InBev NV may hold firm with its $46.3 billion offer for Anheuser-Busch Cos Inc, but history indicates that few unsolicited suitors successfully clinch a deal without sweetening their bid.“In hostile deals reaching a definitive agreement, it is very likely that the initial bid will be increased. Only a small percentage of hostile deals that close do so without such an increase,” said Allen Michel, professor of finance and economics at Boston University's School of Management.
The most high-profile exception was media company News Corp, which won the hand of publisher Dow Jones & Co without sweetening its $5.6 billion offer.
“The thinking of most bidders - with (News Corp Chairman Rupert) Murdoch being the stunning exception - is that they need to set aside some money to do an increase,” said Columbia University Law School Professor John Coffee.
“Murdoch wanted something so badly that he put a price out so high that no one could match it. He may have overpaid even,” Coffee said.
Yet InBev, the world's second-largest brewer by volume, has said its $65-per-share cash offer represents the full and fair value for Anheuser-Busch.
The offer marks an 18% premium over Anheuser-Busch's record-high stock price in October 2002 and would put the valuation for Anheuser-Busch within the average price range for other beer-industry deals, and above the company's recent cash-flow trading value.
InBev Chief Executive Carlos Brito said last month that $65 per share was the top price the Belgian brewer would be willing to pay. Brito said $65 per share was “a great price, full price, that's it.”
InBev has said it prefers a friendly, negotiated transaction, but has laid some legal groundwork to challenge Anheuser-Busch's board in preparation for a potential hostile bid.
InBev and Anheuser-Busch could not be immediately reached for comment.
The amount of unsolicited or hostile takeover bids has increased as weak stock prices have enticed large corporations with the luxury of cash on their books or the ability to raise funding despite tight credit markets.
So far this year, unfriendly offers accounted for 21% of all US mergers and acquisitions of publicly traded companies, according to research firm FactSet MergerMetrics.
That's an increase from previous years, when unfriendly deals represented 12% of US merger activity in 2007, and 14% in 2006, FactSet MergerMetrics said.
The bulk of those unsolicited or hostile bidders, however, had to raise their offer price to get the deal done.
Only 3% of deals in which the offer price remain unchanged actually reached a definitive merger agreement this year, FactSet MergerMetrics said. That compared with 9% a year ago.
Yet, when an unfriendly suitor increases its offer, it has a much better chance of winning its prey, research showed.
Almost 67% of sweetened, unfriendly bids led to a definitive agreement so far this year, and 40% of increased offers led to deals last year, FactSet MergerMetrics said.
InBev may try to follow News Corp's success and stick with its original price.
It would be premature for InBev to raise the offer now unless Anheuser-Busch's board showed some willingness to negotiate, Coffee said. Anheuser-Busch is too large for a white knight suitor to acquire it, which reduces pressure on InBev to hike its offer, he said.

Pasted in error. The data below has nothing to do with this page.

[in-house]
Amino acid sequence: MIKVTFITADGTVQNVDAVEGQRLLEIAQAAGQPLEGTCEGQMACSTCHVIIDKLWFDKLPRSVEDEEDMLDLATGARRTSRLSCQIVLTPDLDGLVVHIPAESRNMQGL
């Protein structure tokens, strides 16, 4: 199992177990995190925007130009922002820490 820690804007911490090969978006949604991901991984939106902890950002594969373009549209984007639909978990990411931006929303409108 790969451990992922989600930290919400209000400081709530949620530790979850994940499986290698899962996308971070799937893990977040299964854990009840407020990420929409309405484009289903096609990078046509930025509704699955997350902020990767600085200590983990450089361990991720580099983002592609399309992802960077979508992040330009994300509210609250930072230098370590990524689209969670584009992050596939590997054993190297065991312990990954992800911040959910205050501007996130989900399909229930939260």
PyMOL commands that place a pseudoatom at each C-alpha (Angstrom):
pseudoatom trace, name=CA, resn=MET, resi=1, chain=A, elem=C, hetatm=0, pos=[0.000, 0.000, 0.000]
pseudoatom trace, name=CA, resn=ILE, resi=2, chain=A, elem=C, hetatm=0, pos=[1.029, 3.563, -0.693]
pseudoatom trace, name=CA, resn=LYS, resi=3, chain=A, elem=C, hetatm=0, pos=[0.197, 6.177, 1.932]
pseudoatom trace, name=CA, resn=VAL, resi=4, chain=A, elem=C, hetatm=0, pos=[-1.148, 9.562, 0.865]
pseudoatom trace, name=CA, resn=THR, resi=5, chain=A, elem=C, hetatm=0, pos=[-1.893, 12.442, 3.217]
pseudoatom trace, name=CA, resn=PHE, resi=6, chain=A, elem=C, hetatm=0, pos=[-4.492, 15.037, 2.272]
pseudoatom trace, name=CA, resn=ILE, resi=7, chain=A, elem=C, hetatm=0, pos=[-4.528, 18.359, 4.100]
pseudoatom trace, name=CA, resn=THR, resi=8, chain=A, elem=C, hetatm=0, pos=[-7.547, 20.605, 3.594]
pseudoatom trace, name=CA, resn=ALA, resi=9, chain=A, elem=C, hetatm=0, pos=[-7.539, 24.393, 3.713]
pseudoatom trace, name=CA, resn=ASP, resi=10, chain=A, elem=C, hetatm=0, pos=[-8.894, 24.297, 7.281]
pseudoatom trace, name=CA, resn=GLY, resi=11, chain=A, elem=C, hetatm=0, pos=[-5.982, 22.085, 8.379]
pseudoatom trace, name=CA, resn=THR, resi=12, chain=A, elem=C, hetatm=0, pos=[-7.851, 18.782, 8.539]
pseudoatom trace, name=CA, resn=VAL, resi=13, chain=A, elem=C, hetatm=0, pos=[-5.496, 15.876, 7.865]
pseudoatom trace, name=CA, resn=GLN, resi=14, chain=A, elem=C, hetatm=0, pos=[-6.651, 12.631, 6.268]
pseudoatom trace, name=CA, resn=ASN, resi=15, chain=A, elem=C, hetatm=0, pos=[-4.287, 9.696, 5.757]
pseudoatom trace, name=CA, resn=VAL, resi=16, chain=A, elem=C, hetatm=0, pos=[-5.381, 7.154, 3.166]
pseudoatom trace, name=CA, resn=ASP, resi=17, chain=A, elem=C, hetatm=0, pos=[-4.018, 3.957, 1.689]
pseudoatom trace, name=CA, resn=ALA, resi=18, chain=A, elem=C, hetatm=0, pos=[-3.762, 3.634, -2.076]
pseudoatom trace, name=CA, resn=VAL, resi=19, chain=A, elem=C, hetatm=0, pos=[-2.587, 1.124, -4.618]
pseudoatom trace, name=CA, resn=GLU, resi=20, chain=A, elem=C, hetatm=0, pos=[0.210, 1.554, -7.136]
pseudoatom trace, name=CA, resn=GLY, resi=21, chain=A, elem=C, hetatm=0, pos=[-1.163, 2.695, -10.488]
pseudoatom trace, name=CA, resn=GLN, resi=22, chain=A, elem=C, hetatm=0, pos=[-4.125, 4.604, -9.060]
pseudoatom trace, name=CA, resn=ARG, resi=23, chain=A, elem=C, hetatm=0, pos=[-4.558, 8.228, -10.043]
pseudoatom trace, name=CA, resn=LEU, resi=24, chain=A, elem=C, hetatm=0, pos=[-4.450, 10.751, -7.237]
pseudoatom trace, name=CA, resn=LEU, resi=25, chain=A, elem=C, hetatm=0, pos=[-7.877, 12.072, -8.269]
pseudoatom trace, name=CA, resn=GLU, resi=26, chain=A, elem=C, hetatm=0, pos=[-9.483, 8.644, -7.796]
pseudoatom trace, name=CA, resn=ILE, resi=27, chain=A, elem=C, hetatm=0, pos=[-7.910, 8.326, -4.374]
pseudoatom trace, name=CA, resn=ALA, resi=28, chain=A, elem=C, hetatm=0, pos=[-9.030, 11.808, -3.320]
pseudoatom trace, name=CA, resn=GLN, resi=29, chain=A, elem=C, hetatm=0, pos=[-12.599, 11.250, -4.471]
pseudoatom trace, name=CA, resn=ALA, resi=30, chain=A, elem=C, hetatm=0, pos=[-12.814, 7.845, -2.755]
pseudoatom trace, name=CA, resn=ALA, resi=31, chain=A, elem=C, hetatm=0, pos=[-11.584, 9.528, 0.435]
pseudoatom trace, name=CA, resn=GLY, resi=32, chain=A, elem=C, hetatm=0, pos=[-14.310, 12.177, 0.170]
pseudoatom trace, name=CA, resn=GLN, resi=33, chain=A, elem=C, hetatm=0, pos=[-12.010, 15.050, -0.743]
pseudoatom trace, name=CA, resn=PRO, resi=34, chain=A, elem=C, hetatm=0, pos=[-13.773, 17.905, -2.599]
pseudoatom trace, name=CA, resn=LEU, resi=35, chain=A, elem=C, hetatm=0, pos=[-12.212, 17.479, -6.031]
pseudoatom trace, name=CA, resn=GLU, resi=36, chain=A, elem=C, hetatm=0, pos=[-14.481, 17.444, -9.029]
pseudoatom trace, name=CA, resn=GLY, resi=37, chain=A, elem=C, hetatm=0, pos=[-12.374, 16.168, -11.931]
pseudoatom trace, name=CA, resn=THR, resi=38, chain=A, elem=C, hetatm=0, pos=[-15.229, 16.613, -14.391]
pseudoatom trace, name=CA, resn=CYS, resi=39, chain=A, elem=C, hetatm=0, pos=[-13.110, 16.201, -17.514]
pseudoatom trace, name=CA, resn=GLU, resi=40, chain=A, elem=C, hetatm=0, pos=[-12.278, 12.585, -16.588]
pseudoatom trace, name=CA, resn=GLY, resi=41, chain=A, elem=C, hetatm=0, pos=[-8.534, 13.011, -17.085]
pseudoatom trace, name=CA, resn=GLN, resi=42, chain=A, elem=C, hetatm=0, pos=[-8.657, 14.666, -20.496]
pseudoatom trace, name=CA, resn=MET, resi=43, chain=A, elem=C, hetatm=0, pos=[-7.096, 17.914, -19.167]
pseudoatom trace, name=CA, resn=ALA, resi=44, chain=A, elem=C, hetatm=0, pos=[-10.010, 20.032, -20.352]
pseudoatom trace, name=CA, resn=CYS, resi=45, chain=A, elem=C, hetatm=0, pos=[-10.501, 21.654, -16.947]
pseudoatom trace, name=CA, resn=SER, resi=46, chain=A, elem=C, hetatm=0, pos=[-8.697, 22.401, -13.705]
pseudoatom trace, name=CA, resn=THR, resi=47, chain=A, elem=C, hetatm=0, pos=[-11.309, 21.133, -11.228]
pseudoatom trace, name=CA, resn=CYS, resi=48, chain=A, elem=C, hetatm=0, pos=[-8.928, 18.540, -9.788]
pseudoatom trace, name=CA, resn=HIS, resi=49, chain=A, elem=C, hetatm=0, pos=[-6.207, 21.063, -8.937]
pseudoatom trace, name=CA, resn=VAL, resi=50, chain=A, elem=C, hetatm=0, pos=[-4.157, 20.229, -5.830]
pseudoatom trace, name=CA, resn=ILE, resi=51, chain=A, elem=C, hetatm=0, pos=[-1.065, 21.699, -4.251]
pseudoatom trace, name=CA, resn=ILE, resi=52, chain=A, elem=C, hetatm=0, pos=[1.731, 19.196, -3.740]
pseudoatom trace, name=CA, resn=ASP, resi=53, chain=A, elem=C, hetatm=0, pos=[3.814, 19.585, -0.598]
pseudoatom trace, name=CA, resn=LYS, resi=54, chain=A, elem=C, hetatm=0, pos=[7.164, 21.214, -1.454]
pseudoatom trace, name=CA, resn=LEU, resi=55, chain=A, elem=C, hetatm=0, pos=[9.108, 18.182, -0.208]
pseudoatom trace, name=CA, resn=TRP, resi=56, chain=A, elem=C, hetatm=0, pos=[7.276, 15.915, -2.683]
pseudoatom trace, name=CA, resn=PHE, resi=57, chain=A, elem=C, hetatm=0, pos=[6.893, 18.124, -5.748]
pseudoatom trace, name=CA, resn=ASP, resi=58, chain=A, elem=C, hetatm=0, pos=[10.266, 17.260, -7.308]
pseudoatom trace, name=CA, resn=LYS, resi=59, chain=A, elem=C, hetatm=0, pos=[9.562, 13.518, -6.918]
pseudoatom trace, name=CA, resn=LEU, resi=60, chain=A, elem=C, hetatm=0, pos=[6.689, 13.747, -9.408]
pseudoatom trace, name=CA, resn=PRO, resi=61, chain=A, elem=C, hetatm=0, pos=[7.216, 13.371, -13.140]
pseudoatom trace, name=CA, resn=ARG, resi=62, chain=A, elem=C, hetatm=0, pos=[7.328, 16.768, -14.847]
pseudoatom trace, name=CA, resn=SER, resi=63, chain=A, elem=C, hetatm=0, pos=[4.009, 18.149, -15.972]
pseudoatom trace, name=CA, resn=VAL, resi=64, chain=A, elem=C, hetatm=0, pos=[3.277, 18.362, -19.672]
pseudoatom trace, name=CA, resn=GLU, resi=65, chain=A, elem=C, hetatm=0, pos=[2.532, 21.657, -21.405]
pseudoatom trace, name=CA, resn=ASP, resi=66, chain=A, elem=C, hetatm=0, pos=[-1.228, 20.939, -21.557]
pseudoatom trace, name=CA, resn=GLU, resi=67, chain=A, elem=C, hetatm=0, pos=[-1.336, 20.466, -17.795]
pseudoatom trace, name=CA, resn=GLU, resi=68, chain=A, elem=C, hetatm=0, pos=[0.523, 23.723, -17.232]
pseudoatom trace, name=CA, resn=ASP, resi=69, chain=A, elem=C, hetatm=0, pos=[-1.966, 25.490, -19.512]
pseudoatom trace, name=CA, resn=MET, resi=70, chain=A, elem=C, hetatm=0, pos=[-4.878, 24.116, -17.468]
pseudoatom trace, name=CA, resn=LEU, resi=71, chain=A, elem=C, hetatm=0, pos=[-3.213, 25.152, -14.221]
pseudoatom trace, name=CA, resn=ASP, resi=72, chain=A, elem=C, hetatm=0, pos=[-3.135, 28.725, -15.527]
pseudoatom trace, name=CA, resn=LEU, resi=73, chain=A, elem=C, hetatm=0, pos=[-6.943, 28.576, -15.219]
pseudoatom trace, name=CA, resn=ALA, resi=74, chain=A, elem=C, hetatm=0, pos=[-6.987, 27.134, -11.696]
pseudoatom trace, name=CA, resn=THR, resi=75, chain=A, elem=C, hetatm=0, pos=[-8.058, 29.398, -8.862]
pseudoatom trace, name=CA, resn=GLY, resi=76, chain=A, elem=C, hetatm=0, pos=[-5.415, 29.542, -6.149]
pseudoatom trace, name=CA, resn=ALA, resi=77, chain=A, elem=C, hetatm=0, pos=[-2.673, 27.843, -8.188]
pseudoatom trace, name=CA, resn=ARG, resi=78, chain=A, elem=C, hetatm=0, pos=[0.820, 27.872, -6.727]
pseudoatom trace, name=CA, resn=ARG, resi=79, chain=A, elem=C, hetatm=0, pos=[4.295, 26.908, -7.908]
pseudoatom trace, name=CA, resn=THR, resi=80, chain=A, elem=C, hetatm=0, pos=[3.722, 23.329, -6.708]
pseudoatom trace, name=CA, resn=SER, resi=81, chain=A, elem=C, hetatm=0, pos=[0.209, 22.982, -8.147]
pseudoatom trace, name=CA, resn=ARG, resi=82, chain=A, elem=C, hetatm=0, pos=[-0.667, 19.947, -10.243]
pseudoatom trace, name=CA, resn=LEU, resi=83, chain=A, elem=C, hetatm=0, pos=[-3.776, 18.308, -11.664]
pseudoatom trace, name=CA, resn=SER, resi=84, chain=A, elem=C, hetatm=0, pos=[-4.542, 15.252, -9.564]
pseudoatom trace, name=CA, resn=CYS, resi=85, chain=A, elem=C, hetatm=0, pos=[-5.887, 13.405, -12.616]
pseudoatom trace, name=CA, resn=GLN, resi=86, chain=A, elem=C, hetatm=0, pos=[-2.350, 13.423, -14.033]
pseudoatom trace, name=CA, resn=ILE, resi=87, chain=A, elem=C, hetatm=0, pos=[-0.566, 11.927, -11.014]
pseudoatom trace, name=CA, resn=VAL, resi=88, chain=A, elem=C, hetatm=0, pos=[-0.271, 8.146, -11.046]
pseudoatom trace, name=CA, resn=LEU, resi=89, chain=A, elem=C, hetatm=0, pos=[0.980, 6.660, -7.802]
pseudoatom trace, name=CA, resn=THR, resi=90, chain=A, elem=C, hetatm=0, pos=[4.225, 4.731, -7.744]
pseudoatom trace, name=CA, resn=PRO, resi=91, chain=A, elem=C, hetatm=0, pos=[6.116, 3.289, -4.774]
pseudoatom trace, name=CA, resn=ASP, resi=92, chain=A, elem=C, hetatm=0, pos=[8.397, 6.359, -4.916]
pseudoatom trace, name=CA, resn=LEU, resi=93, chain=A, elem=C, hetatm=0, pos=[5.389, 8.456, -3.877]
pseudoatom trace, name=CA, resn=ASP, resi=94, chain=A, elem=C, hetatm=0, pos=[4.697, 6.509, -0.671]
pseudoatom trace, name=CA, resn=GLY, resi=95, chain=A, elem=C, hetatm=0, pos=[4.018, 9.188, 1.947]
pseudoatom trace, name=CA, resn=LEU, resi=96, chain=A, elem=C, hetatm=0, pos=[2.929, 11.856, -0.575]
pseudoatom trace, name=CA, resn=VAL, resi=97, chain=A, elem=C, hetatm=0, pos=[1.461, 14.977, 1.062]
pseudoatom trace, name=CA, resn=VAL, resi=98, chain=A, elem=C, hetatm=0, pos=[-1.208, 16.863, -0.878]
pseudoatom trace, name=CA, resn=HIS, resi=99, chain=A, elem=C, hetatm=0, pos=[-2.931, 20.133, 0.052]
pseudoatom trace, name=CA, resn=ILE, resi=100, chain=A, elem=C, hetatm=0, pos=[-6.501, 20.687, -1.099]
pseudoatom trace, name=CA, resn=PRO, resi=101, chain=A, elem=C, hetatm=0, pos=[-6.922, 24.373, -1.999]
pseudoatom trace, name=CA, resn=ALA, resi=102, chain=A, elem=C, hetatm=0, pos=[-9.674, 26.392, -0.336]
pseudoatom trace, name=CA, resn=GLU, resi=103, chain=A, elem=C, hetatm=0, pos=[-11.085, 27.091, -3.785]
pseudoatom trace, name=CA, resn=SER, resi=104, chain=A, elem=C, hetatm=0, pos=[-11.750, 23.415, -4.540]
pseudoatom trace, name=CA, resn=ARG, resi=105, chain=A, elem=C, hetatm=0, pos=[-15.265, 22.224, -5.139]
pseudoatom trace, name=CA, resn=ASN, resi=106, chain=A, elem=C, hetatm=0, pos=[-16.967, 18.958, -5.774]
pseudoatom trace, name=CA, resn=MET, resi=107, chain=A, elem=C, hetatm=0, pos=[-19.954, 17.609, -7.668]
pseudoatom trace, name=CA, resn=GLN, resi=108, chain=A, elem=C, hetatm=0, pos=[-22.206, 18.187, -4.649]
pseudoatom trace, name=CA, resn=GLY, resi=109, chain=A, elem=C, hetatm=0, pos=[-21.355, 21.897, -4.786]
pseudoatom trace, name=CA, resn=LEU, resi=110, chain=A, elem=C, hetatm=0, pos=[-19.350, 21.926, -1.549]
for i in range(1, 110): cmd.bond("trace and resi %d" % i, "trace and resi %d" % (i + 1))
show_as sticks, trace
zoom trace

“There's no reason to bid against yourself,” Coffee said.
Anheuser-Busch last week rejected InBev's offer and set out a plan to cut $1 billion in costs and improve earnings in a bid to convince investors that InBev's overture was too low.
“You haven't seen BUD launch any real strategy besides cutting costs. You have to get the stock price up to the offer price or you need to set out a strategy that will inspire confidence or you'll have a tough time defending against a bid,” Coffee said.
Anheuser-Busch's stock price failed to rally on the company's cost-cutting moves and the stock remains below InBev's offer. Shares of Anheuser-Busch were down 42 cents at $61.52 in Wednesday trading on the New York Stock Exchange.
“Clearly, US investors do not expect the company (Anheuser-Busch) to be sold above $65," Bernstein Research analysts said in a report.
“This could imply that investors see significant political and legal barriers to a deal or that they believe that $65 is just about enough. We tend to believe the latter.”
One of Anheuser-Busch's own financial advisers, Goldman Sachs, has pegged a lower 12-month value on the stock.
In May, after InBev's potential bid for Anheuser-Busch appeared in media reports, Goldman Sachs reaffirmed its 12-month price target of $49 for Anheuser-Busch's stock.
Of course, a 12-month price target doesn't reflect a company's long-term growth potential, but it is notable since Goldman is helping Anheuser-Busch defend against a $65 per share cash bid.
InBev would have to raise its offer to at least $70 per share to persuade Anheuser-Busch to negotiate a friendly merger, some analysts have said.
But Bernstein Research analysts said any offer above $70 a share would be bad for InBev shareholders.
At $70 per share, InBev would see some earnings boost from the deal, but the return on invested capital shrinks. At $75 per share, the Bernstein Research analysts said they viewed the deal as bad for InBev investors.
“The InBev management and controlling shareholders are so heavily leveraged to InBev's stock in terms of their personal finances that they will be reluctant to pay more of 'their own money' than is absolutely necessary/prudent,” the analysts said. (Reuters)